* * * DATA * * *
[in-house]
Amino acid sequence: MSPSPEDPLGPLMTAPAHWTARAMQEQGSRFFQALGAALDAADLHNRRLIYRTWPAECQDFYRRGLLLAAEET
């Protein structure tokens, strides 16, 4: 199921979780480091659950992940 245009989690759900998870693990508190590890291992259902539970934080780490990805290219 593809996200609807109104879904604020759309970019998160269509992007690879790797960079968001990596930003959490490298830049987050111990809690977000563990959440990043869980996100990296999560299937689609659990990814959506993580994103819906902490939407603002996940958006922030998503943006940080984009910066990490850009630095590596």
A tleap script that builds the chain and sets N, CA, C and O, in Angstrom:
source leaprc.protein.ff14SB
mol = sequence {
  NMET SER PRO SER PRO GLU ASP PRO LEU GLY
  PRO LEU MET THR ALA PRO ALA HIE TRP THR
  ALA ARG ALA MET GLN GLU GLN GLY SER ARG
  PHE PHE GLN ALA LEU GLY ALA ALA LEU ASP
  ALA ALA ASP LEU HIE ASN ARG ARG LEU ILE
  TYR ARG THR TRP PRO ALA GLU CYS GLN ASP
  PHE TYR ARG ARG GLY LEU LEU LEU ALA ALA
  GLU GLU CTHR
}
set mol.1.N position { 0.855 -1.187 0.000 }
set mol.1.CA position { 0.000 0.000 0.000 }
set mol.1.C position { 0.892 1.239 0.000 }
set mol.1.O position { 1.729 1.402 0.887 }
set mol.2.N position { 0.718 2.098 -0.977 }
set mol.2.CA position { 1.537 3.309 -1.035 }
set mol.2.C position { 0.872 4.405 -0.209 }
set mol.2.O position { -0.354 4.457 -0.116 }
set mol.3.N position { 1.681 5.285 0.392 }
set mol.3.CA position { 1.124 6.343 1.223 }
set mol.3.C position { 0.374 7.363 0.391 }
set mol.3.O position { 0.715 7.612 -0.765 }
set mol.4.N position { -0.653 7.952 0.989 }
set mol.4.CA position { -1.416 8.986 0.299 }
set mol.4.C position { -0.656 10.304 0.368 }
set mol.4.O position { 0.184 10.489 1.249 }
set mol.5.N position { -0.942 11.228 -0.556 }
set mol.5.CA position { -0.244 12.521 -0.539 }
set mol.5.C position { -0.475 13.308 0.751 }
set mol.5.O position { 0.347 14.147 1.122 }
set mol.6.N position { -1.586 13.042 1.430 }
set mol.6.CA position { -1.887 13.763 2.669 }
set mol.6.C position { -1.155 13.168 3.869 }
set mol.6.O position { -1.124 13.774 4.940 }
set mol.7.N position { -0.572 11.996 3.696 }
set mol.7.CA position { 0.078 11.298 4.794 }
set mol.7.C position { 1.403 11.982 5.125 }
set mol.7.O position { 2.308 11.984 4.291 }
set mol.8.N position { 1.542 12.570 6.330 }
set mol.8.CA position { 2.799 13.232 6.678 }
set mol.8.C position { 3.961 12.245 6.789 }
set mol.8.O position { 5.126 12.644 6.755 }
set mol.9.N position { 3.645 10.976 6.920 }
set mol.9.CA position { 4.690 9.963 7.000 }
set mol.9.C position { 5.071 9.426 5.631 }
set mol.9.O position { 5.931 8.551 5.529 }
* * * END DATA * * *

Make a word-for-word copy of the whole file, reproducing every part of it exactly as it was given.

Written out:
[in-house]
Amino acid sequence: MSPSPEDPLGPLMTAPAHWTARAMQEQGSRFFQALGAALDAADLHNRRLIYRTWPAECQDFYRRGLLLAAEET
């Protein structure tokens, strides 16, 4: 199921979780480091659950992940 245009989690759900998870693990508190590890291992259902539970934080780490990805290219 593809996200609807109104879904604020759309970019998160269509992007690879790797960079968001990596930003959490490298830049987050111990809690977000563990959440990043869980996100990296999560299937689609659990990814959506993580994103819906902490939407603002996940958006922030998503943006940080984009910066990490850009630095590596």
A tleap script that builds the chain and sets N, CA, C and O, in Angstrom:
source leaprc.protein.ff14SB
mol = sequence {
  NMET SER PRO SER PRO GLU ASP PRO LEU GLY
  PRO LEU MET THR ALA PRO ALA HIE TRP THR
  ALA ARG ALA MET GLN GLU GLN GLY SER ARG
  PHE PHE GLN ALA LEU GLY ALA ALA LEU ASP
  ALA ALA ASP LEU HIE ASN ARG ARG LEU ILE
  TYR ARG THR TRP PRO ALA GLU CYS GLN ASP
  PHE TYR ARG ARG GLY LEU LEU LEU ALA ALA
  GLU GLU CTHR
}
set mol.1.N position { 0.855 -1.187 0.000 }
set mol.1.CA position { 0.000 0.000 0.000 }
set mol.1.C position { 0.892 1.239 0.000 }
set mol.1.O position { 1.729 1.402 0.887 }
set mol.2.N position { 0.718 2.098 -0.977 }
set mol.2.CA position { 1.537 3.309 -1.035 }
set mol.2.C position { 0.872 4.405 -0.209 }
set mol.2.O position { -0.354 4.457 -0.116 }
set mol.3.N position { 1.681 5.285 0.392 }
set mol.3.CA position { 1.124 6.343 1.223 }
set mol.3.C position { 0.374 7.363 0.391 }
set mol.3.O position { 0.715 7.612 -0.765 }
set mol.4.N position { -0.653 7.952 0.989 }
set mol.4.CA position { -1.416 8.986 0.299 }
set mol.4.C position { -0.656 10.304 0.368 }
set mol.4.O position { 0.184 10.489 1.249 }
set mol.5.N position { -0.942 11.228 -0.556 }
set mol.5.CA position { -0.244 12.521 -0.539 }
set mol.5.C position { -0.475 13.308 0.751 }
set mol.5.O position { 0.347 14.147 1.122 }
set mol.6.N position { -1.586 13.042 1.430 }
set mol.6.CA position { -1.887 13.763 2.669 }
set mol.6.C position { -1.155 13.168 3.869 }
set mol.6.O position { -1.124 13.774 4.940 }
set mol.7.N position { -0.572 11.996 3.696 }
set mol.7.CA position { 0.078 11.298 4.794 }
set mol.7.C position { 1.403 11.982 5.125 }
set mol.7.O position { 2.308 11.984 4.291 }
set mol.8.N position { 1.542 12.570 6.330 }
set mol.8.CA position { 2.799 13.232 6.678 }
set mol.8.C position { 3.961 12.245 6.789 }
set mol.8.O position { 5.126 12.644 6.755 }
set mol.9.N position { 3.645 10.976 6.920 }
set mol.9.CA position { 4.690 9.963 7.000 }
set mol.9.C position { 5.071 9.426 5.631 }
set mol.9.O position { 5.931 8.551 5.529 }